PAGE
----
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IPG Photonics wants to change TIF agreement with Oxford


July 28, 2011


OXFORD -- IPG Photonics Corp. representatives informed selectmen July 26 that they would like to adjust the company's tax incremental financing agreement to include a planned multi-milliondollar building in town.


Paulo Sinni, company vice president, treasurer and controller, said the company has outgrown its building and needs additional space. He said a "101,500-square-foot, on-site expansion" is being proposed and would require an $18.1 million investment by the company.


"Our first choice is to expand in Oxford, but we have been approached by Connecticut communities," he said.


Lynn Tokarczyk, president of Business Development Strategies Inc., said the company had brought more than 600 jobs to Oxford since coming to town in 2000, and the expansion could bring 175 more.

IPG first entered into a TIF agreement with the town in 1999, prior to construction of the company's world headquarters at 50 Old Webster Road. The 20-year TIF agreement taxed the company at "10 percent of the value of their improvements" for the first seven years, starting in 2000, according to Christopher T. Pupka, assessor.


In 2007, the tax level rose to 15 percent, and so on, up to 85 percent this year, 90 percent in 2012, 95 percent in 2013, 99 percent in 2014 and 100 percent in 2020.


Mr. Pupka said that the company's tax bill in 2000 was $2,585 on land alone, since there were no buildings on the property. This year's 2011 tax bill for IPG was $189,983.


Company literature refers to IPG as "the world's leading manufacturer of high-performance fiber lasers and amplifiers" with sales or manufacturing facilities in Michigan, California, Alabama, Canada, Germany, Russia, Italy, India, China, South Korea, France, Singapore, Spain and Japan.


Rosemary Scrivens, regional director for the state's Office of Business Development, said it was up to town meeting to approve a new or adjusted TIF, but that the required Economic Opportunity Area designation for the IPG site would only be good for a total of 20 years, so the "second phase" of development would only be eligible for a TIF for seven years.


Ms. Tokarczyk said the company was looking for a $60,000 per year tax break for those seven years.


"The town never loses a dime. This would help keep jobs in Massachusetts, and the town would still get $200,000 per year in taxes from IPG."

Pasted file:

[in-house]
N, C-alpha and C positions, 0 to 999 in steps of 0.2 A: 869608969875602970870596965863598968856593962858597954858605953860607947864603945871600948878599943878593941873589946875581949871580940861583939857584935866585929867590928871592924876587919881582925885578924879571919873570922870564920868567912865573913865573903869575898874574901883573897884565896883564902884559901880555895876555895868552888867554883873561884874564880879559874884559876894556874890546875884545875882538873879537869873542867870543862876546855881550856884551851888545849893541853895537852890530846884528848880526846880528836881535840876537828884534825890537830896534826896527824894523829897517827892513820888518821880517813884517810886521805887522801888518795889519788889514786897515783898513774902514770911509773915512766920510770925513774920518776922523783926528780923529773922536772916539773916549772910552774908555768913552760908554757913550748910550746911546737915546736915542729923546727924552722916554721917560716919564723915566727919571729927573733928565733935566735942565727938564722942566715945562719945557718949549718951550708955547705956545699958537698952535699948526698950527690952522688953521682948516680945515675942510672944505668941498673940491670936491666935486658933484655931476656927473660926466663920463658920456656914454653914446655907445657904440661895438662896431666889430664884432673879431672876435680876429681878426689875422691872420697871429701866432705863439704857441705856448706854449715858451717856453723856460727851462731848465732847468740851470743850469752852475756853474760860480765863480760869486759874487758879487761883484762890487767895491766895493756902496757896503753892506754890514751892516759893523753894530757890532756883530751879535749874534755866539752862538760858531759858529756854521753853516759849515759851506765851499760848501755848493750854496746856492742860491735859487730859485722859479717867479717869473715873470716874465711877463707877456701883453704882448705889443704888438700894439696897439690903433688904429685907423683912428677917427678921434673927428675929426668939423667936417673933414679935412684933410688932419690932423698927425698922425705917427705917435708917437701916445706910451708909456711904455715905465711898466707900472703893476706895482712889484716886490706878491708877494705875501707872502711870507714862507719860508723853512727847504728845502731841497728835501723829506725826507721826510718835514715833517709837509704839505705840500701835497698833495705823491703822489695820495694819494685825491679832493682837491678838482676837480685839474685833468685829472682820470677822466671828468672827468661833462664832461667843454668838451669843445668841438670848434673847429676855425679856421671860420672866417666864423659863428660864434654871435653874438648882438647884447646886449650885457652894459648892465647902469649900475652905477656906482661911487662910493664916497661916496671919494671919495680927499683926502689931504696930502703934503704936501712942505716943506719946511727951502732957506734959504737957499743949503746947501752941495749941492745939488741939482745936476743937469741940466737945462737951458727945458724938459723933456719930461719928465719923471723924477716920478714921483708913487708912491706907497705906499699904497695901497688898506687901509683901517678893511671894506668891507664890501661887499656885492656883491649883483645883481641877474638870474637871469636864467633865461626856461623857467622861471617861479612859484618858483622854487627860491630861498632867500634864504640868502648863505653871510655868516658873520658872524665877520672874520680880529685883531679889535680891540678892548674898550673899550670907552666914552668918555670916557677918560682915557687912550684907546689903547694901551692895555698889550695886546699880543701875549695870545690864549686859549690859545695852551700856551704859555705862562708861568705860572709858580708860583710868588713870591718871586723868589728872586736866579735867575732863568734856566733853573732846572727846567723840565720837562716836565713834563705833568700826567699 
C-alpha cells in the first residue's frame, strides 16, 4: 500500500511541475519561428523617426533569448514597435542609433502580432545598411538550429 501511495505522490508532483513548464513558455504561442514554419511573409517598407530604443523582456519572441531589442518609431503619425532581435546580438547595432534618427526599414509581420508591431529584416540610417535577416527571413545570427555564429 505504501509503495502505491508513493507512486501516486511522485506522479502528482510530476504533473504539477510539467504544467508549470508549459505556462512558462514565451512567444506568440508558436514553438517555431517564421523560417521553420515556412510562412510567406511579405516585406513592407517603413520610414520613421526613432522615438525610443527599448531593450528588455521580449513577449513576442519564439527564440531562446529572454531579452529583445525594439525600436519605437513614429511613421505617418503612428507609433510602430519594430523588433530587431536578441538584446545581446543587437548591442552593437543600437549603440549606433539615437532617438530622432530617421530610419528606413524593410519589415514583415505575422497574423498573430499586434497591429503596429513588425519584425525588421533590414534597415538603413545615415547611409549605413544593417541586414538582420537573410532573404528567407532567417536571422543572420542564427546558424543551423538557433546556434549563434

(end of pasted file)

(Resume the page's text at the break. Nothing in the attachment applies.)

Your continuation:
Selectmen voted unanimously to reserve a spot on the fall town meeting warrant for the requested TIF, but said they wanted more information before making a recommendation.


Selectmen also held a lengthy discussion with the School Committee on where to relocate the school administration offices, which are in a house at 5 Sigourney St. behind Town Hall.


Brenda A. Ennis, chairman of the School Committee, said the Sigourney Street building has mold and mildew problems and is not appropriate for continued use, and since the heating system is not functioning, the offices must be vacated by the Oct. 15 start of the heating season.


She said her committee had thought the offices would be relocating to the Community Center, but selectmen had proposed relocation to the high school to avoid paying rent.

Town Manager Joseph M. Zeneski said the School Department would have to pay $3,300 per month to the Community Center enterprise fund if school administration offices locate there.


Mr. Peterson said, "We will be the first town department to rent from the town. This will set a precedent."


Mr. Zeneski compared the rent payments to the enterprise fund to school sewer bills paid to the sewer enterprise fund.


Mrs. Ennis said that the committee had voted earlier in the evening not to locate the administration offices in any local school building, but later said, "I will entertain a motion to reconsider if it is the best option."


Committee member Marc E. Peterson suggested a joint committee be formed to discuss the relocation of the offices. Selectmen agreed.